Parents and guardians who have legitimate medical or religious reasons for concern about having their children immunized against disease should be treated fairly and with consideration by state officials in West Virginia— of course. But some of those who say no to protecting their sons and ...

Oil Drilling: Leave Chaco Canyon area alone

The United States has become the world’s leading producer of petroleum, beating even Saudi Arabia. That means we can be somewhat choosy about where we drill for oil. Two key conflicts exist in that regard. One, of course, is protection of the environment, including natural treasures that, ...

Child Safety: Lawmakers should pass SB 81

Parents already know their children must be buckled up, possibly in the right car seat or booster seat, when riding in the back seat. (Until they are 13, then they may ride in the front, but must still be buckled up.) It is the law. Violating that law is a primary offense, meaning an officer ...

Thumbs Up, Thumbs Down

UP: To the return of the Fridays at the Library gardening series, at the Vienna Public Library. Even a polar vortex cannot stop the reminder that spring is closer than we think, and it is time to brush up on the skills that will have all those summer gardens producing good vegetables and ...

Corrections: Legislation arming officers requires caution

West Virginia legislators seemed to be in agreement last year that a major bill involving jails and prisons ought to include a provision allowing some corrections officers to carry guns while on duty and while traveling to and from work. But that section somehow got left out of the bill sent ...

Omnibus: Separate bills would make better legislation

“Omnibus” legislation covering scores of matters related to an overall goal is not uncommon at either the state or national levels. So the catch-all education bill moving through the West Virginia Senate is not necessarily objectionable because it contains so many different ...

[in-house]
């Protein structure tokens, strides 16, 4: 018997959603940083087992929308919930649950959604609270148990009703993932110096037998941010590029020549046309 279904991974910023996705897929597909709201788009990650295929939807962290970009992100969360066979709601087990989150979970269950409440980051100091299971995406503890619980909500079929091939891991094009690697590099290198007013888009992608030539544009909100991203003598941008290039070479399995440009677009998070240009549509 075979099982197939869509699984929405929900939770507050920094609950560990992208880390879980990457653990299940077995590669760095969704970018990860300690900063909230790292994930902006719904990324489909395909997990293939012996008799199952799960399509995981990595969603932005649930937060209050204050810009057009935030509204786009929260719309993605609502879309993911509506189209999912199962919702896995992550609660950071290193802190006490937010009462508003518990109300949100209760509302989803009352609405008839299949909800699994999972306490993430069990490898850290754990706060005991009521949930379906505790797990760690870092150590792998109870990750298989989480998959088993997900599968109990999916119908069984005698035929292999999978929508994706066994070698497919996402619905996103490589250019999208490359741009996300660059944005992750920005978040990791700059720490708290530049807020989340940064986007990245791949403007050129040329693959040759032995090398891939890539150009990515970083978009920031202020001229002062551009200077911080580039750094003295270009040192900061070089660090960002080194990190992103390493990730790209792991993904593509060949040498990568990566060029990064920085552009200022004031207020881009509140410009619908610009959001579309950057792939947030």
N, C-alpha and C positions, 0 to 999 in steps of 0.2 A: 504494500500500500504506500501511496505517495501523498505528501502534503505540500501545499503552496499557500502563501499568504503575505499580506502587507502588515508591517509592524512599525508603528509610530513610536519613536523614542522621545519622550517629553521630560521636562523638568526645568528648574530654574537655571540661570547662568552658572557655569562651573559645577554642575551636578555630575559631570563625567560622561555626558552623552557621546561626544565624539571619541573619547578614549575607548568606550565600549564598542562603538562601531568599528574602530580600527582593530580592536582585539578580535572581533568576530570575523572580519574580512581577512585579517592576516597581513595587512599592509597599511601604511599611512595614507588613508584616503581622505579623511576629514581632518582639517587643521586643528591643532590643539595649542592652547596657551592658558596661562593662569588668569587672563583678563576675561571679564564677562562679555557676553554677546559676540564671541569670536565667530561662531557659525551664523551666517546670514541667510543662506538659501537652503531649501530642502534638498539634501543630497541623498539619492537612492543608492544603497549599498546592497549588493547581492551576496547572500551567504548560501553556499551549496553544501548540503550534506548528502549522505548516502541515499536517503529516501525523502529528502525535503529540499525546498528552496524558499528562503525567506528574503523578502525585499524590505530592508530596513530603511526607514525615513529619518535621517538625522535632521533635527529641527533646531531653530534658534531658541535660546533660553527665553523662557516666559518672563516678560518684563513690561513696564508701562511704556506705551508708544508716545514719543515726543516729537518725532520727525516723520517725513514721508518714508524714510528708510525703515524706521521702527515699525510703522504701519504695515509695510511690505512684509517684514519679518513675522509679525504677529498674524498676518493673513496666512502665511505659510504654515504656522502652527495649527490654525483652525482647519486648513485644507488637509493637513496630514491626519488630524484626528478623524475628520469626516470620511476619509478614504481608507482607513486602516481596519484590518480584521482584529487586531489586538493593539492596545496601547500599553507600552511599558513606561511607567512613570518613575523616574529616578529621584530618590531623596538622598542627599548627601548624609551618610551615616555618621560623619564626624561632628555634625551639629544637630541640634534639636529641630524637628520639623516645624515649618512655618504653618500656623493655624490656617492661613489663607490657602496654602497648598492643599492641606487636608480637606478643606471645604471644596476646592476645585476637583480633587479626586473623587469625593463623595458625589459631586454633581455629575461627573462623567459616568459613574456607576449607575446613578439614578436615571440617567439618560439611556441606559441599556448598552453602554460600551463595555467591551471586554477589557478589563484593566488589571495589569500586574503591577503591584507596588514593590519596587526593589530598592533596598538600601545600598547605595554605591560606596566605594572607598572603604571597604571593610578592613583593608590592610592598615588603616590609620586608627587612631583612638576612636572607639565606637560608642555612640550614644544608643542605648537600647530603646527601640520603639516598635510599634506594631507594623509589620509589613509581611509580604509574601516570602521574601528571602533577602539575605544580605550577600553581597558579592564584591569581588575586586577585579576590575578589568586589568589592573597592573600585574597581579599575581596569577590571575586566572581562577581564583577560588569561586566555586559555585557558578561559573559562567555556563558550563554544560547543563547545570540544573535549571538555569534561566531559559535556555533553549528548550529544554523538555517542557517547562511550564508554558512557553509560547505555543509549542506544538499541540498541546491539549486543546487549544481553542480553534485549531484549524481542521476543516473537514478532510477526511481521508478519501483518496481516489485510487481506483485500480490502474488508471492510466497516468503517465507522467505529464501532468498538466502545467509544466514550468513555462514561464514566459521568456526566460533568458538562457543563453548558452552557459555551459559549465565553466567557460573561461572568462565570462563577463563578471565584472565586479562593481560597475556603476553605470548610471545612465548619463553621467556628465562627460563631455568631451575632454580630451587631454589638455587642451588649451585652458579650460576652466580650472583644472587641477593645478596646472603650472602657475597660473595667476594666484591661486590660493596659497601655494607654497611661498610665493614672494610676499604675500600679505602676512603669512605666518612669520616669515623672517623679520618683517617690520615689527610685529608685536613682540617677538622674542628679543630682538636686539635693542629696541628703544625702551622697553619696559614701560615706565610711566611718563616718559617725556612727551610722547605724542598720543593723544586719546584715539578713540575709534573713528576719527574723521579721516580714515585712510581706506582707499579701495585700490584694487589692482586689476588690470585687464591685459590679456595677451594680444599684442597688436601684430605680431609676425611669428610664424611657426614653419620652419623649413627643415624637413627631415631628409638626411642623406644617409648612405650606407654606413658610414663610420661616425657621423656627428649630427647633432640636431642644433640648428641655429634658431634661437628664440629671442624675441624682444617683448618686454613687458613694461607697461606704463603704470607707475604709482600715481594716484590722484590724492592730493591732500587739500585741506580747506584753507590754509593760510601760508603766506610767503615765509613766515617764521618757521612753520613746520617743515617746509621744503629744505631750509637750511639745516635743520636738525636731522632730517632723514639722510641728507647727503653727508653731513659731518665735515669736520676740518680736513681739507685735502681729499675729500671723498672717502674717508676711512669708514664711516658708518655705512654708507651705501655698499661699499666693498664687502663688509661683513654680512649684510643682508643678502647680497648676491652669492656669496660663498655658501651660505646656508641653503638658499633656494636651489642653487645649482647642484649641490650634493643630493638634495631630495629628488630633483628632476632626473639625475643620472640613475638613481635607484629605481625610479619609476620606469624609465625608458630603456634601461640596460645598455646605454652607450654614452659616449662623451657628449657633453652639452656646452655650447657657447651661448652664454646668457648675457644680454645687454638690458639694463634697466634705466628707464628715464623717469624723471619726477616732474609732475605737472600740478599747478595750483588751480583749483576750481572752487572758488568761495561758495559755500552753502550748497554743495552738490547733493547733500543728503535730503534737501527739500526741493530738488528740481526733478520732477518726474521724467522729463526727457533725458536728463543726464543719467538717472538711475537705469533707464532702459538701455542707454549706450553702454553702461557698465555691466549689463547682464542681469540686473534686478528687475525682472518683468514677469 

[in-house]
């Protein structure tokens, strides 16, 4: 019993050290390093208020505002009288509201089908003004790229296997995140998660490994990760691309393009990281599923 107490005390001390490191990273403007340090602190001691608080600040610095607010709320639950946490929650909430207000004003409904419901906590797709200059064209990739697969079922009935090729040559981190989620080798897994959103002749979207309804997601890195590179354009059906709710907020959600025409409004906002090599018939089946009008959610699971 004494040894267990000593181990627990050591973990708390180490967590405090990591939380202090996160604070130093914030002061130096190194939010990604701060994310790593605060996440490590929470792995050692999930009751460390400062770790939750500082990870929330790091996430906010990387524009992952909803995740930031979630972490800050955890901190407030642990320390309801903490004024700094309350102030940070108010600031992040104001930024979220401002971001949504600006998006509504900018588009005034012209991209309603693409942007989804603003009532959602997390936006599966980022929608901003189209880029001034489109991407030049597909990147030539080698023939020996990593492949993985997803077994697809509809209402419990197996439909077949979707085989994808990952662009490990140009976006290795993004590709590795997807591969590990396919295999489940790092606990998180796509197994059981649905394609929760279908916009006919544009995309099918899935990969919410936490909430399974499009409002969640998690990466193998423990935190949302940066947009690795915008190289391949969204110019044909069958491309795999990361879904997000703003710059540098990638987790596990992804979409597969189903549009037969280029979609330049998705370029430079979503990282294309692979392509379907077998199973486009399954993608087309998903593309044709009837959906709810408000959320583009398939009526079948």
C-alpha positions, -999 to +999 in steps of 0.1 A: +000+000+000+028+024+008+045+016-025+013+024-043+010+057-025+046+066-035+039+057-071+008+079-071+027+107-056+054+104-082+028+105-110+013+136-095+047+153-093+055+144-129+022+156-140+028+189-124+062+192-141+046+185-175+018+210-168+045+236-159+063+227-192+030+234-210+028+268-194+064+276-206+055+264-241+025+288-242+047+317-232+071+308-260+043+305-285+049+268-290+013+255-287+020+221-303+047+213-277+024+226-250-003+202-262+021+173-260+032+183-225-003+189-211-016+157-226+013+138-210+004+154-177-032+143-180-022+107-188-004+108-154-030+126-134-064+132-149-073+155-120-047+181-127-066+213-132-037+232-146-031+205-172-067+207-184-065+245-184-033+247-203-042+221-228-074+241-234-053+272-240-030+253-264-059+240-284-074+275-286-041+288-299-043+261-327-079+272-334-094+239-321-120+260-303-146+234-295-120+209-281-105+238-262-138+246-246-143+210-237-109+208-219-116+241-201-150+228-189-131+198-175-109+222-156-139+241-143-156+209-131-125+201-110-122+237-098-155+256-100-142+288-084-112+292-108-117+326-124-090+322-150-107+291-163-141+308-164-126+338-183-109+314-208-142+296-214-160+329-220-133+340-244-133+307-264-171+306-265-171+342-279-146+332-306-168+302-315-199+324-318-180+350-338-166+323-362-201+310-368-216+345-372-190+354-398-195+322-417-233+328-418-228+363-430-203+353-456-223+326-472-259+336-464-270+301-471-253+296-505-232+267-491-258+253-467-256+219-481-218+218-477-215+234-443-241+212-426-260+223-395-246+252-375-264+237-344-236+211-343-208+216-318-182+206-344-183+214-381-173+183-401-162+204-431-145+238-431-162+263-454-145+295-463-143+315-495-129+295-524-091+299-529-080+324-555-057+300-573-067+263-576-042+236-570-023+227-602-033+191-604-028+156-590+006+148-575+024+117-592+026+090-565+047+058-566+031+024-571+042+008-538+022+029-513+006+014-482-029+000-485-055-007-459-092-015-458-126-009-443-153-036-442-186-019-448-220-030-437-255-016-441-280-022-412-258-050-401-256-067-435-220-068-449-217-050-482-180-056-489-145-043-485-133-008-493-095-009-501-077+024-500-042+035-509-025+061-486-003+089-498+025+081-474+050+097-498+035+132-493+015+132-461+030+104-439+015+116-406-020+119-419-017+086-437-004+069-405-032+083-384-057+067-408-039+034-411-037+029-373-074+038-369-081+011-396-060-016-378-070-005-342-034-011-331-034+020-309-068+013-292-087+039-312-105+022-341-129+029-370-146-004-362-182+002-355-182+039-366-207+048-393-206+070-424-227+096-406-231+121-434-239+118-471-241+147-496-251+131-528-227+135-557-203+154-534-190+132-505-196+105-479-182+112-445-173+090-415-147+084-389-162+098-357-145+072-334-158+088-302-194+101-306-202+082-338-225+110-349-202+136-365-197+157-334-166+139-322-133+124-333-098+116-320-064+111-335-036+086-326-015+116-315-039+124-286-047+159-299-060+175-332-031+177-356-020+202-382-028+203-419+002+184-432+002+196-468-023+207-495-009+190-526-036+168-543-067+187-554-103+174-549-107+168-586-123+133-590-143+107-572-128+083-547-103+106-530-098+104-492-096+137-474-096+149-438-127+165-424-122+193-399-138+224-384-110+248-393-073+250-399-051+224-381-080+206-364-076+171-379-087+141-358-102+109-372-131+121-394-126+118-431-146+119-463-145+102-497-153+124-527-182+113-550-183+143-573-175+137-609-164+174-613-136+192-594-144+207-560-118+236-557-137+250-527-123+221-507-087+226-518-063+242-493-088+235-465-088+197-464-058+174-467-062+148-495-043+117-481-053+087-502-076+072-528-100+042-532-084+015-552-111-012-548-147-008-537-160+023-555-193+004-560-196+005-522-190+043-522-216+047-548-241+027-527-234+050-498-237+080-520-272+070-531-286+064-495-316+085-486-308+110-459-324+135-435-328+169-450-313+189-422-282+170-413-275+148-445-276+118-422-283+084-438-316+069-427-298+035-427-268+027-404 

Parenting: Monitor your kids’ social media usage

Parents of today’s kids are sometimes accused of being overprotective. Children are not booted outside at the start of a day without school (sunshine or snow) and told to come home when it gets dark. Adults hover over them in parks and playgrounds. It is rare for a youngster to get sent to ...

Home Rule: It’s time to make pilot program permanent

More than ten years probably is long enough to decide whether most things work. Yet for 34 municipalities, one of the most important laws on the books in West Virginia remains a pilot program. Legislators are on their way to changing that. A bill doing so may be approved by the state Senate ...

Sports Betting: West Virginia should take a bigger piece of the action

Last year, West Virginia legislators made a multi-million-dollar wager. They bet gambling interests would not be inclined to offer sports betting in states with high tax rates on the business. They lost. Lawmakers were told last week it is too early to say with certainty how much state ...

Treatment: Substance abuse helpline an invaluable tool

A few years ago, just as many West Virginians were becoming aware of the substance abuse epidemic that was tightening its grip on the state, First Choice Services in Charleston partnered with the state Department of Health and Human Resources to develop the West Virginia Substance Abuse and ...